In most situations, options investing should be avoided. It's a game of leverage where the odds are usually stacked high against you. I also believe that certain characteristics must exist in a business before the possibility of investing in it via long-term options should be considered. These specific characteristics should be understood fully before committing capital. In part 2 of this piece, these characteristics will be discussed in greater detail.

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  • Report this Comment On August 22, 2008, at 7:21 PM, orchid5 wrote:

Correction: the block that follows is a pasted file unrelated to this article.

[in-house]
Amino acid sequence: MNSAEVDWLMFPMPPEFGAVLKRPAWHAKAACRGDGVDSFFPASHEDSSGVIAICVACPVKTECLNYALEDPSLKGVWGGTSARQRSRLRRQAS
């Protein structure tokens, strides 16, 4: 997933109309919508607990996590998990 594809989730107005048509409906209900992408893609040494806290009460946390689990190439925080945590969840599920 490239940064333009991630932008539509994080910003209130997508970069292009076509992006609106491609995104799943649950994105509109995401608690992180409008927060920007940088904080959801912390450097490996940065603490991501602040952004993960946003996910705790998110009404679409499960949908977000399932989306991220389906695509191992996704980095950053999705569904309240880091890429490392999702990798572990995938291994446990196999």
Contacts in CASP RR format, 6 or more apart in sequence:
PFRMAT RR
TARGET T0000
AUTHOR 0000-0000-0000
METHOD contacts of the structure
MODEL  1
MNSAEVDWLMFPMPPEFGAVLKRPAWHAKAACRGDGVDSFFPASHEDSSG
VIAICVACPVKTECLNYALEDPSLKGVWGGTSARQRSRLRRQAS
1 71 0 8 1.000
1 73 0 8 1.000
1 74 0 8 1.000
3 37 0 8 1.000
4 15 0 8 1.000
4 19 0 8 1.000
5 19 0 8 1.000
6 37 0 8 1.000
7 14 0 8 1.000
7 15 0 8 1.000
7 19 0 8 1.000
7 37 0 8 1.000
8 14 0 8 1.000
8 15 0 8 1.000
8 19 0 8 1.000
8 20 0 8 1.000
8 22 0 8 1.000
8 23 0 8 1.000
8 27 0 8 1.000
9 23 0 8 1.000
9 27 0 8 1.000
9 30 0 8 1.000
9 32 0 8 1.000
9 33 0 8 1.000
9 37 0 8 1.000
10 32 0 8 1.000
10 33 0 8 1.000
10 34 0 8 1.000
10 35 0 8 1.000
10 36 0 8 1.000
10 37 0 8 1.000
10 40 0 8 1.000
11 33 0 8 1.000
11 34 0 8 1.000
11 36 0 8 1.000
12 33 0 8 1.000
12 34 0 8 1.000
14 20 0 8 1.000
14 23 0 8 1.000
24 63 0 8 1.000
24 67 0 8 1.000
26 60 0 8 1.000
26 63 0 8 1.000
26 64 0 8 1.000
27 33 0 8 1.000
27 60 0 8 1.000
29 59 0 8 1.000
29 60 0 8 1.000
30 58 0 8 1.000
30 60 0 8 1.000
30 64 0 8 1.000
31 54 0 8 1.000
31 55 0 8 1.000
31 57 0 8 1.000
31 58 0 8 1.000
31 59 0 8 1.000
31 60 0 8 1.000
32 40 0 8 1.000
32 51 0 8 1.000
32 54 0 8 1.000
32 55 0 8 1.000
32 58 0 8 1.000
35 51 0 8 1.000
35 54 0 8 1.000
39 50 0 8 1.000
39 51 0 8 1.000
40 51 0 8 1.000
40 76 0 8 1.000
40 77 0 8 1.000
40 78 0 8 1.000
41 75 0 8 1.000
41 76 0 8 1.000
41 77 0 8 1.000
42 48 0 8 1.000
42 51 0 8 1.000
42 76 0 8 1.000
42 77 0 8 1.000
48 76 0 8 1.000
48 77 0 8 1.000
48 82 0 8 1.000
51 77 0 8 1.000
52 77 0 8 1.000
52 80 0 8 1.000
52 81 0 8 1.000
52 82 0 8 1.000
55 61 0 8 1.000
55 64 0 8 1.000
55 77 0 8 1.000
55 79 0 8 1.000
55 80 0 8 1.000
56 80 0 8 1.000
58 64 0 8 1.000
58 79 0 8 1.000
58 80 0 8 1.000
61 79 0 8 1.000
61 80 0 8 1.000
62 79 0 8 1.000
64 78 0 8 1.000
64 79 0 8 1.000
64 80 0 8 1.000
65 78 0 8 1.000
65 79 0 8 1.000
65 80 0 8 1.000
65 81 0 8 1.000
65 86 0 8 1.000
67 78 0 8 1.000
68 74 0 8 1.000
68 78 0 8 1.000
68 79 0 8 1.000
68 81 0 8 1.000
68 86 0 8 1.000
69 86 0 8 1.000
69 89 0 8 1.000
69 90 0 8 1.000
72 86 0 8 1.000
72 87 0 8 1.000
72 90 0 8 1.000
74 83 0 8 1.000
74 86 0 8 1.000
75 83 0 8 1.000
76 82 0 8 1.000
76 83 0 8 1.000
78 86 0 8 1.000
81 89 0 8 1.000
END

I think Mr. Gad's article unfairly casts a negative light on options trading and he is doing a disservice to those investors who may have an interest or desire to learn more regarding options and the benefits of trading them. The speculation involved in buying options is no different than the speculation one practices when plunking down a huge sum of hard earned cash to buy stocks in the hopes they go up in value. Stocks that are recommended in the many advisory newsletter services sold here at the Motley Fool, several of which I subscribe myself. Have you taken a look at our Million Dollar Portfolio lately! E-gads. We know things will get better. But for Mr. Gads to present such an unbalanced, negative scenario of options as when he describes in his article the investor who buys 1,733 contracts is not only absurd but down right misleading to the small investor. And then he say he's exaggerating - how on earth could Home Depot's stock go up 23% in a month!! I think the exaggeration may more rightly be his choice of having his investor buy 1,733 contracts at $15. Most folks who dabble in options buy a few contracts up to maybe 20 at a time depending on the cost. Just to be fair, maybe the guy in Mr. Gad's example is an investment banker or manages a gigantic investment firm. Anyway, Mr. Gads article projects a very skewed and biased opinion on the subject of options and reads as if he may have made a few bad option trades himself. Possibly he now feels it is his duty to sway the rest of the unsuspecting from the evils of options. I say with proper and thorough study of options along with the same financial discipline required of an investor trading stocks, you can make fantastic returns with very limited risks and without waiting a lifetime to see results. Plus the benefits of much smaller cash outlays being required than those in a stock trade doesn't hurt either. Mr. Gad says the shorter time frames associated with options is a bad thing. This is actually one of the best things about options. You don't have to park a ton of money in a position for ten years or more to hopefully see a gain. As a matter of fact, with options you know exactly how long your funds could be tied up and the exact amount you have at risk - the cost of the contract premium plus commissions. Actually I even go a step further and place conditional limits on my options to close out if the trade heads south. Show me a stock trade where you have the same certainties and loss control! It's been years and I'm still wondering if my SIRI shares will ever turn green! We all know there is risk inherent in all types of investing and options are no different in this respect. All I'm saying is don't overlook the very real and possibly outstanding benefits of adding options to your portfolio just because of something negative you read by a fellow called Gads.